The Southwest Association of Turners strives to provide the best in demonstrations and workshops for our annual symposium attendees.
We offer demonstrations by internationally renowned artists, regional woodturning experts, and hands on experiences by our supporting chapters and vendors.
You can learn how to do just about anything your heart desires (with a piece of wood) after spending the day in the company of the demonstrators at SWAT. Take a look at the information below for a complete listing of the experts providing demonstrations at the 2021 SWAT symposium.
Here are the Lead Demonstrators for SWAT 2022.
More to come...
Barry Gross started creating his fine writing instruments over 20 years ago working with exotic woods. Since then he has moved to working with resins to create his one-of-a-kind fine writing instruments. He is a published author of six books on turning and pen making and has published over 70 articles for several woodworking magazines including Fine Woodworking.
In 2010 he won a Readers’ Choice Award from Pen World Magazine for his Watch Parts Pen. In 2012 he was a double Niche Award finalist and was commissioned by the White House to make pens for foreign dignitaries by former Vice President Dick Cheney. In 2014 -2015 he was accepted as a member of Who’s Who for outstanding achievements in the field of woodturning. For the past 15 years he has been a featured demonstrator for The Woodworking Shows and has demonstrated for the National and Regional AAW sponsored events.
I've been a professional woodturner for thirty-five years. My production work was mainly salad bowls, burial urns, platters, plates, and other utility items. I am passionate about my craft and educating the public about woodturning. My work is designed to last a lifetime. I use wood that I harvest from urban sources that matches its utility.
I’m a Woodturner and Sculptor. I started this journey in 1996, a slow start but quickly learned the basic and fell in love with the process of producing Art from recycled trees.
I make Functional and sculptural work. It is very powerful to make functional work beautiful. I find invoking emotions with my work is very satisfying.
The simple and even extraordinary embellishments can be made with surprisingly basic tools and techniques.
As a professional Woodturner I have turned many, many bowls and vessels, many hundreds of Boxes. Boxes are the very first projects I turned on a lathe and one of my favorites.
As I continue to share my techniques through demonstrations and teaching students one on one, I find that my passions have not dimmed but burnever brighter.
After many years in the computer and software industry, Craig Timmerman has been a full-time artist and production wood turner since 2008. In addition to demonstrating and teaching at many AAW chapters, he has demonstrated at AAW Symposiums, numerous SWAT symposiums, the Utah Symposium, the North Dakota Symposium, and the Rocky Mountain Symposium. Craig has started the Armadillo Woodworks YouTube channel and is setup to do remote, interactive demos. He has been a member of the Central Texas Woodturners and the AAW since 2008.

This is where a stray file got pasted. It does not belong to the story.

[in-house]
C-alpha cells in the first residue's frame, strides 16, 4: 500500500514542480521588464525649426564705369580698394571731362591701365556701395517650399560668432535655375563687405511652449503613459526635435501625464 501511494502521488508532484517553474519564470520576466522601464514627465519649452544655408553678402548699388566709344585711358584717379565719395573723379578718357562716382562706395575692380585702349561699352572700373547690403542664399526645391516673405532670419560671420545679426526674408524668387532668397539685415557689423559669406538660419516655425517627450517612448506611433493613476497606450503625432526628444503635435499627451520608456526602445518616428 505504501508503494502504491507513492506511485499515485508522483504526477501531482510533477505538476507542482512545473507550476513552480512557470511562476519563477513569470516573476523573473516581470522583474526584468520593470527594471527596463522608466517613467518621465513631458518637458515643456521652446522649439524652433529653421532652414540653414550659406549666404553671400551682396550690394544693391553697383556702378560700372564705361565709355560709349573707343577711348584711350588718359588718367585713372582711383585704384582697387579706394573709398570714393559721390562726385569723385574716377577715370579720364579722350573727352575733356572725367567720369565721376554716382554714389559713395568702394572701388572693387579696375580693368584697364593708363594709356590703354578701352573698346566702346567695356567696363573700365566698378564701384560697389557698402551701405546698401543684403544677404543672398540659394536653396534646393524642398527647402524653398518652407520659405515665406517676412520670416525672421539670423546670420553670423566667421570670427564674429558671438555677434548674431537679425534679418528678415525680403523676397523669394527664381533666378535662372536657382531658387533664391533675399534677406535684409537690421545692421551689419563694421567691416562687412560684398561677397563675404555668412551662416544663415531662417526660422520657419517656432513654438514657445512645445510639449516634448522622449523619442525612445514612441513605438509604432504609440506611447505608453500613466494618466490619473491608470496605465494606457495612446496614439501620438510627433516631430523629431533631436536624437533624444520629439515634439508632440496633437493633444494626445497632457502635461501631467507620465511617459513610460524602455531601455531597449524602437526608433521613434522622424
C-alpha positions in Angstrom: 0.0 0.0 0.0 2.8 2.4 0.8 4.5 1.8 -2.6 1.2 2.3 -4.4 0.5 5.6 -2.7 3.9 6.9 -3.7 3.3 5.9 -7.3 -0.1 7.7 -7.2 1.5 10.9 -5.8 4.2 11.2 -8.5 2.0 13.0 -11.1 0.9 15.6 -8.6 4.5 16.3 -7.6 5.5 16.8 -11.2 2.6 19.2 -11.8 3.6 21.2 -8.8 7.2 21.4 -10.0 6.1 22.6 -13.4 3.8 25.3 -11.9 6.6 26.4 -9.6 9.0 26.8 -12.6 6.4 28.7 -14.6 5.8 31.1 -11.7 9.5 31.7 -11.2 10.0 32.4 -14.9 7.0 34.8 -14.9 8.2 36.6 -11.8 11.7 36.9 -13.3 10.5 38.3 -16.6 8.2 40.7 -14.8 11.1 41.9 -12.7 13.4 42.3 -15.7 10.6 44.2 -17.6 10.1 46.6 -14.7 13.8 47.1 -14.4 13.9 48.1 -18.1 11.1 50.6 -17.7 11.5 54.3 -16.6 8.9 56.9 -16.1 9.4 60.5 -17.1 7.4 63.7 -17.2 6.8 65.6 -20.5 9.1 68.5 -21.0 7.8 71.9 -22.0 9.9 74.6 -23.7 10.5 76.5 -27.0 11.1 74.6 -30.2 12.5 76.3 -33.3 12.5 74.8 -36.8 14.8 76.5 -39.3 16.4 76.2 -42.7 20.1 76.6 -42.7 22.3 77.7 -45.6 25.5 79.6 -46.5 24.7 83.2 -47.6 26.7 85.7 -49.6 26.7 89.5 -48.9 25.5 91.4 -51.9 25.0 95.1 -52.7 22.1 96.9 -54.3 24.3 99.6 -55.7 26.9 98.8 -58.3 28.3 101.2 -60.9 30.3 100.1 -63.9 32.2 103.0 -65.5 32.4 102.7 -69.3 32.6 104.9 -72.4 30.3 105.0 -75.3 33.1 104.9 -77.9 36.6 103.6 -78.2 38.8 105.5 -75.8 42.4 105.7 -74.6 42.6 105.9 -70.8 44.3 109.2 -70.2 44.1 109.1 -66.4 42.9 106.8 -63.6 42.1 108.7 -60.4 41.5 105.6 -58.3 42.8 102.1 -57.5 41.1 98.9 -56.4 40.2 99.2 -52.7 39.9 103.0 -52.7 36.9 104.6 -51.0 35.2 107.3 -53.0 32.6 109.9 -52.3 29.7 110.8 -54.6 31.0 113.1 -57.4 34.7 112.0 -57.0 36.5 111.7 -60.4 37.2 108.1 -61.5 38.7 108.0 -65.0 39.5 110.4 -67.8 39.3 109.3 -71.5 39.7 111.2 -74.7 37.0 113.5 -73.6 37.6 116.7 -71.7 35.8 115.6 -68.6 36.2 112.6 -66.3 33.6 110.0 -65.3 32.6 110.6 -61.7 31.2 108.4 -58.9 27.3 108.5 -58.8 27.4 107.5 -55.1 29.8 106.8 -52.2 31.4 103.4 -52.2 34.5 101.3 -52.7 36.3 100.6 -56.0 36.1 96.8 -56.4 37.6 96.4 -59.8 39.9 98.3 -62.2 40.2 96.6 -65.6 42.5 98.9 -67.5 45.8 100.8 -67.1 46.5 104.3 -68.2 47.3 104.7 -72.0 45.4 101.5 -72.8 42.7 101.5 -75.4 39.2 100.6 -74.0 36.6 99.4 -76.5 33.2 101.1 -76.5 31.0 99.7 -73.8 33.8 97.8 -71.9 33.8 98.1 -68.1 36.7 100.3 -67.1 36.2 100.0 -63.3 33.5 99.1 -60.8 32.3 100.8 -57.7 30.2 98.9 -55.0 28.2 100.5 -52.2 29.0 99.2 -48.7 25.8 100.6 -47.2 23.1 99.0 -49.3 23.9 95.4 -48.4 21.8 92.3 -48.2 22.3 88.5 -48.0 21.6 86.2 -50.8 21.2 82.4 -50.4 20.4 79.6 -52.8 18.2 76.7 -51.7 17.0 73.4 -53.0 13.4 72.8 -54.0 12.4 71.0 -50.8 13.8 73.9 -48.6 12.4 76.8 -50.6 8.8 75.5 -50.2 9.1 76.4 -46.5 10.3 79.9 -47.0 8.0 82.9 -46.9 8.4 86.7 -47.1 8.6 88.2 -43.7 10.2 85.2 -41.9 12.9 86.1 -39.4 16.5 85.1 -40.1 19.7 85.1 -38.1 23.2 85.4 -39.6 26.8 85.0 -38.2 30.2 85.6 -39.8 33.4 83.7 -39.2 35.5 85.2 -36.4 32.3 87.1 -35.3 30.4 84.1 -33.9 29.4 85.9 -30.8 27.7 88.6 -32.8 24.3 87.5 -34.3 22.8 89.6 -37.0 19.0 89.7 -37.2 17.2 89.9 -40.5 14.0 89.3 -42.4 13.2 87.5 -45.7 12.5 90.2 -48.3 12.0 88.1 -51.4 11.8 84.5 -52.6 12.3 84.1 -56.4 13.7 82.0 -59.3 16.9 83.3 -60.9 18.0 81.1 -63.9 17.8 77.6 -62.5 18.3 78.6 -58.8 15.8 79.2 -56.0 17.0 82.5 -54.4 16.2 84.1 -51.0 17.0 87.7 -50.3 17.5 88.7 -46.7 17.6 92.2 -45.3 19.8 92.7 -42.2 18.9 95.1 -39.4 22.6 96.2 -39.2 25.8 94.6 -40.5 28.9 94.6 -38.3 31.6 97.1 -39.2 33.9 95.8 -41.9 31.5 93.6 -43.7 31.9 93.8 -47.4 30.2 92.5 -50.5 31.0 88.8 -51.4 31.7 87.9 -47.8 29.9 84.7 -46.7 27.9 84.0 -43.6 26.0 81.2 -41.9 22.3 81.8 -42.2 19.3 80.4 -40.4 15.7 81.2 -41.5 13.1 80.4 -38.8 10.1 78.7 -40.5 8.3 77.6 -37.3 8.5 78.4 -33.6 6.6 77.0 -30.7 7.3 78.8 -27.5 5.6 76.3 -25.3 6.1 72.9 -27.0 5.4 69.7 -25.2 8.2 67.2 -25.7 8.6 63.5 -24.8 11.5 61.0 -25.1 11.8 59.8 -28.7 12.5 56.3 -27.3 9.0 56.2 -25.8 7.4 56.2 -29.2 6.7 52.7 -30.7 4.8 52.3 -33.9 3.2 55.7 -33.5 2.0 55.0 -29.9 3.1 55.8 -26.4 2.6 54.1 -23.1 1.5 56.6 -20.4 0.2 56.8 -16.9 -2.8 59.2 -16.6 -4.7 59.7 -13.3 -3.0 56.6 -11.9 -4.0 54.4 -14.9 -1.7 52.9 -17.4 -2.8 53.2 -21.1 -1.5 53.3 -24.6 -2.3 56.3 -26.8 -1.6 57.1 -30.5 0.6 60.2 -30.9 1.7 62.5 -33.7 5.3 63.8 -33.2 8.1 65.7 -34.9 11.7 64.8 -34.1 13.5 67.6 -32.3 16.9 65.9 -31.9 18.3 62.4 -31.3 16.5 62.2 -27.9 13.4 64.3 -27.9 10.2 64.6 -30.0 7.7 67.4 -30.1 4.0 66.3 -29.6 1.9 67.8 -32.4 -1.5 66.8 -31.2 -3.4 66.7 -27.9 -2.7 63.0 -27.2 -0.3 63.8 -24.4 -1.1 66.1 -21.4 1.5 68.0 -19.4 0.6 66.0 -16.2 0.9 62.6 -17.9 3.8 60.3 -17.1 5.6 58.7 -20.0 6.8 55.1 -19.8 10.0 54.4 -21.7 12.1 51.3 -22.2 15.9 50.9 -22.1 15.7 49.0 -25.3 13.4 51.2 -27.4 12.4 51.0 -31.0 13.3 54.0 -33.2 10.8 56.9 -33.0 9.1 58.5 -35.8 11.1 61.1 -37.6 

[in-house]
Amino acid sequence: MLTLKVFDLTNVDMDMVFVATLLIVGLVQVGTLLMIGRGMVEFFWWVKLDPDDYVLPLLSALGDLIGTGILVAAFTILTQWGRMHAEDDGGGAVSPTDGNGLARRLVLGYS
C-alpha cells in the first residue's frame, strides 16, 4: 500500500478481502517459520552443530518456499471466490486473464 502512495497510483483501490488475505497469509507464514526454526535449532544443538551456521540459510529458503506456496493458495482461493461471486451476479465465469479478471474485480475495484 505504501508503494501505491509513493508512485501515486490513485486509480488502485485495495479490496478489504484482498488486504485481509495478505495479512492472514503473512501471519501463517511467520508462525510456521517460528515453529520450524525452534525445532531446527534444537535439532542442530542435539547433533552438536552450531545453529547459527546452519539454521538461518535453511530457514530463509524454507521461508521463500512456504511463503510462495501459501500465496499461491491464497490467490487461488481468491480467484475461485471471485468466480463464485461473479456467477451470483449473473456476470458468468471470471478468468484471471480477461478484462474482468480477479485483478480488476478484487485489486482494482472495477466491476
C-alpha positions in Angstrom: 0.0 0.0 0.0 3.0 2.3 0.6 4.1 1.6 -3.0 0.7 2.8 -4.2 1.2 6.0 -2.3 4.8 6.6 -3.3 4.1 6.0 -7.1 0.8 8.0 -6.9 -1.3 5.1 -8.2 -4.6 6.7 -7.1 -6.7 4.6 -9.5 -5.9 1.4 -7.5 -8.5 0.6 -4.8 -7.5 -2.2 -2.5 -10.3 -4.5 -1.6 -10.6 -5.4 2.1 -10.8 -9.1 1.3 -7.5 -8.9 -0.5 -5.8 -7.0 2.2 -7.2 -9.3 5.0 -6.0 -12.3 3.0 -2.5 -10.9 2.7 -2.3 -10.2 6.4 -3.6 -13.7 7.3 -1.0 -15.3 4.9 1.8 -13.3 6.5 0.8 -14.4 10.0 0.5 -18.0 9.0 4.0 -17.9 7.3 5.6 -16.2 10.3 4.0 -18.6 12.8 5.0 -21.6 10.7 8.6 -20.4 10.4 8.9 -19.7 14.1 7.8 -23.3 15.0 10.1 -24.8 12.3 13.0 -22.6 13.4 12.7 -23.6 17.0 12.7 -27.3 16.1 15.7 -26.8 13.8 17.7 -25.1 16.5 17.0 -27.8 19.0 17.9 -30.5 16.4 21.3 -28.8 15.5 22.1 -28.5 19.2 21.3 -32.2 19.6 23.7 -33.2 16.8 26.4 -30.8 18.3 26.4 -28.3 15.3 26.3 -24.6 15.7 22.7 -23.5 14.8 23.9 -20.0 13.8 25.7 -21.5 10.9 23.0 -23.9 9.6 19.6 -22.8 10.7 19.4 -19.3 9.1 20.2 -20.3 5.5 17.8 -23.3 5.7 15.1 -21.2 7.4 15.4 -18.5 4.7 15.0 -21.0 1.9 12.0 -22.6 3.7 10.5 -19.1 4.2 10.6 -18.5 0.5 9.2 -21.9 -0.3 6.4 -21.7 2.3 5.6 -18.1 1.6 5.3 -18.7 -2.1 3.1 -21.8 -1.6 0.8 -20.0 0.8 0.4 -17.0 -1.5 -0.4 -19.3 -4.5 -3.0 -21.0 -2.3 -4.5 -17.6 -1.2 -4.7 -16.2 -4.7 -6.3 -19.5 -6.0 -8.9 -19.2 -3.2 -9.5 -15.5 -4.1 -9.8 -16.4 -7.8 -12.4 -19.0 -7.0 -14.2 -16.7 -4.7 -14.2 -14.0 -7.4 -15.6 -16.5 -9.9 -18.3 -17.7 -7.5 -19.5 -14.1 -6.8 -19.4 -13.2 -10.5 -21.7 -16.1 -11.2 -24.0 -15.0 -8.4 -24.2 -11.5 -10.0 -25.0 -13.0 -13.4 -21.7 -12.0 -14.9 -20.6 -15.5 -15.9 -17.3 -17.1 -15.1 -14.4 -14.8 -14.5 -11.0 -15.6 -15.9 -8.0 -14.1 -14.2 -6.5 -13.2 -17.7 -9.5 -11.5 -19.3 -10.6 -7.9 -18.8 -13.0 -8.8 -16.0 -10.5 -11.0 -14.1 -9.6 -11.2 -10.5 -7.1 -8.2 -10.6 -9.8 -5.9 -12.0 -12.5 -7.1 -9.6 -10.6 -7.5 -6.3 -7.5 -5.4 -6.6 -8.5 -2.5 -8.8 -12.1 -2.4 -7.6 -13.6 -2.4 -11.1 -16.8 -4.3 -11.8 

He picked up woodturning over twenty years ago when he took a weekend class at a local store. After that weekend the wood working equipment in his shop ceased to be used for anything except woodturning. His specialties include non-round turnings, hollow forms, spheres, lamps, and production gift items. Many of his pieces combine multiple turnings and bent laminations. He works primarily with reclaimed timber accentuating the flaws by making them the focal point of the piece; often filling them with crushed stone.
Craig’s work is in several central Texas galleries and can also be found on his website, armadillowoodworks.com. He has been married to his wife Tina for over 38 years and they live just outside Austin, TX.
My career has been spent as a plant evolutionary biologist, but I have many interests beyond the work I do as a scientist. My science background has led me into an exploration of art - particularly in working with wood. I have also discovered the joys of painting, and the skills I’ve gained through the photography I use to document the plants I study have led to an exploration of many genres in photography. Two years ago, I began an exploration of glass and have incorporated glass into my woodturning practice.
The natural world offers many inspirations, especially when it is examined at high magnification. I am a botanist by day and a part time woodturner in whatever spare time I can glean from the week. My botanical training has served me well in my art practice.
In woodturning, my work has focused on the use of surface enhancements that employ botanical motifs. Some of the botanical inspirations are obvious. For example, I sometimes use a botanical print motif to illustrate various flowering stages of a particular plant, or I'll cover one of my turnings in maple or oak leaves. Other designs are less obviously botanical unless one is used to seeing plants at the microscopic level. I sometimes enhance a turning by carving a textural motif inspired from cellular structures of plants. For the past 15 years, I have been carving botanical designs into my turnings in 3D.
Experimentation is part of my design process. I view wood as a medium for exploration and not just a material that has a pretty grain pattern. I tend to use woods that are fine grained with subtle figuring so that my botanical designs become part of the whole vessel, complementary to the wood as opposed to a distraction to the eye. My goal is to enhance the surface so that the vessel becomes a three-dimensional canvas that entices the viewer to explore all aspects of the piece.